This Focused Issue on “Hemodynamic Monitoring in Critically Ill Patients” is edited by Dr. Glenn Hernández and Dr. Guo-wei Tu.
Departmento de Medicina Intensiva, Pontificia Universidad Católica de Chile, Santiago, Chile.
Glenn Hernández was born in Santiago, Chile. He received the M.D. degree at the University de Chile, and then became board-certified in internal medicine and intensive care medicine. He completed fellowship periods at the University of Minnesota with Professor Frank B. Cerra, and at the Hospital 12 de Octubre in Madrid Spain. He received a PhD degree from the University of Amsterdam with the thesis “A holistic approach to perfusion monitoring in septic shock.” He is currently Professor in Intensive Care Medicine at the Catholic University of Santiago, Chile. Dr. Hernández has dedicated his research career to septic shock and perfusion monitoring, has more than 100 peer-reviewed papers or chapters, and has been speaker in major international congresses. He was recently the Principal Investigator of the high-impact ANDROMEDA-SHOCK study (JAMA 2019).
Department of Critical Care Medicine, Zhongshan Hospital, Fudan University, China.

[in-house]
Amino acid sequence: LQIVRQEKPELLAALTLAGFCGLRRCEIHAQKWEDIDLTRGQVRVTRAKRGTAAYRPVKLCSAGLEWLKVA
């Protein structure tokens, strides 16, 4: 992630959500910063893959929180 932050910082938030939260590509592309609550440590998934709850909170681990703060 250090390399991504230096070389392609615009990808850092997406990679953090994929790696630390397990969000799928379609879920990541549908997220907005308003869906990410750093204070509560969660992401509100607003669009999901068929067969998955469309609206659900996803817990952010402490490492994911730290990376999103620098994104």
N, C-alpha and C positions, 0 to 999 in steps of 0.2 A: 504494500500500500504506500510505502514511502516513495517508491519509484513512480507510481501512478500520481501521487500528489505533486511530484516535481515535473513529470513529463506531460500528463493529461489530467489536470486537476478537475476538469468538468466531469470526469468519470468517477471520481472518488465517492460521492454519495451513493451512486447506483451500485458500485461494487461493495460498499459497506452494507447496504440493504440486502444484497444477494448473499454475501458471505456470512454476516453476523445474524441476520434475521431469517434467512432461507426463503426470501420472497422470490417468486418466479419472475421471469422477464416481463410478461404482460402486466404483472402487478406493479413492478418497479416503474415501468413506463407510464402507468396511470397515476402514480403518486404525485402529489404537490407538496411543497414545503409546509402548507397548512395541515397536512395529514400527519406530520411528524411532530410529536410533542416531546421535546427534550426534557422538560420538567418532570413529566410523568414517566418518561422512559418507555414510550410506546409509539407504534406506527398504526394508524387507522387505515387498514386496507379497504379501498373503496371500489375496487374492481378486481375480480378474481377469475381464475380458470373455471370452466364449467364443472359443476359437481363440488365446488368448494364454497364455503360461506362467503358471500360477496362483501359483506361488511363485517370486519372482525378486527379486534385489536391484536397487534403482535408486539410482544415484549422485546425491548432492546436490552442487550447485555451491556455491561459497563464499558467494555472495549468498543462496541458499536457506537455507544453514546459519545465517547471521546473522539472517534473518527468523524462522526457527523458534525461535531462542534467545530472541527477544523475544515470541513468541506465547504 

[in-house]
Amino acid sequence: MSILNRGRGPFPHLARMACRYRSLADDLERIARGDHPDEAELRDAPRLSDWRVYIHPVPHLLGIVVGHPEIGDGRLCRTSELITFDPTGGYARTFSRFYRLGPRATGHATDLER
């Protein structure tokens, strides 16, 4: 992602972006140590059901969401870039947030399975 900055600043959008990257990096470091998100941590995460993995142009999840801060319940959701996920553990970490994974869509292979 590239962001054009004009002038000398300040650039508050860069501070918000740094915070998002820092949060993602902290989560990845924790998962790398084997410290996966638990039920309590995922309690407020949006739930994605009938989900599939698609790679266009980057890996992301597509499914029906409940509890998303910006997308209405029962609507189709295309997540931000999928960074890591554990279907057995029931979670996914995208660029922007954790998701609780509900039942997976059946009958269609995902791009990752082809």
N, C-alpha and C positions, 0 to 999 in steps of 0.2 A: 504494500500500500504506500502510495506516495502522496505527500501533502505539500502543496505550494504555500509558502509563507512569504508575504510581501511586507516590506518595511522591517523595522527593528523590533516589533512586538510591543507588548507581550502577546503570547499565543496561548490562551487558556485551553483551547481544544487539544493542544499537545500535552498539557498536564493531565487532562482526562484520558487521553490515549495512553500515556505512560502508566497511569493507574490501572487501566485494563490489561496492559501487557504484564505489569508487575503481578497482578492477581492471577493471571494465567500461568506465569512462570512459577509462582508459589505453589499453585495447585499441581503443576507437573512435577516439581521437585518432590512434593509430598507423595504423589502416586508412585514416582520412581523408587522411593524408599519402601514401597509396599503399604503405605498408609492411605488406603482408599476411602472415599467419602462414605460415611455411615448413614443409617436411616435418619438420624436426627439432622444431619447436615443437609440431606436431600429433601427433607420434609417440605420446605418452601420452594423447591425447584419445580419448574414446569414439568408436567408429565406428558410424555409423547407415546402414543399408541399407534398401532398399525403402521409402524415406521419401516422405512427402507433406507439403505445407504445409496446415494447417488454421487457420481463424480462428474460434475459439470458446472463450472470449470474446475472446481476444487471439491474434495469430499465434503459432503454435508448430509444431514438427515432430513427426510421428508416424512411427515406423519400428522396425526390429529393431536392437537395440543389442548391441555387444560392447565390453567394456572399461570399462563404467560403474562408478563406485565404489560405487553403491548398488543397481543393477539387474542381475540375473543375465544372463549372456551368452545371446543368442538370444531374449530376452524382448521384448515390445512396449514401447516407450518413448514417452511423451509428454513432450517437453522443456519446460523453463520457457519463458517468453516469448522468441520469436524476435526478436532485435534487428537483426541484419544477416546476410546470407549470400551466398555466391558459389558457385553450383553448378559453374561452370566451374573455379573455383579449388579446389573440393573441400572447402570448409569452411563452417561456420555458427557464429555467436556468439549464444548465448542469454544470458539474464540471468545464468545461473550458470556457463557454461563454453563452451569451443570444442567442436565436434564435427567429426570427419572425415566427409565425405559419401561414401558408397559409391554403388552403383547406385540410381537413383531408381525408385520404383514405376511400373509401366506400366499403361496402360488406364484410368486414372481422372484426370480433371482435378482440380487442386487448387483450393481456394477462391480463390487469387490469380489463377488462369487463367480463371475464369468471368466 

Dr. Guo-Wei Tu received his MD Degree in Medicine at Fudan University, China. He is the associate professor of cardiac surgery intensive care unit of Zhongshan Hospital, Fudan University, China. In 2016, he was awarded with the Chinese Young Investigator Award for the research in critical care medicine during the 10th CSCCM Annual Congress. He is the member of academic committee of Shanghai cardiac intensive care. He has led several studies in the field of severe pneumonia after organ transplantation and hemodynamic monitoring in critically ill patients. He is the section editor of Annals of Translational Medicine in the research field of emergency and critical care. He has published or coauthored 21 articles in SCI-indexed journals, and he is also a reviewer of many scientific journals including Journal of Critical Care, Respiratory Care, Medical Science Monitor, World Journal of Emergency Medicine, Annals of Translational Medicine, et al.
Focused issue outline:
- Fluid administration for acute circulatory dysfunction using basic monitoring
- Optimal target in septic shock resuscitation
- Assessment of fluid responsiveness in spontaneously breathing patients
- Hemodynamic monitoring using transesophageal echocardiography in shock patients
- Hemodynamic monitoring in VA-ECMO
- Assessment of sublingual microcirculation in critically ill patients: Consensus and Debate
- Vasopressors use in septic shock: when, which and how much?
- Understanding ventricular-arterial coupling
- Hemodynamic coherence: a holistic view
- Inodilators in septic shock: when, which and how?
- Continuous cardiac output assessment or periodical echocardiography during septic shock resuscitation?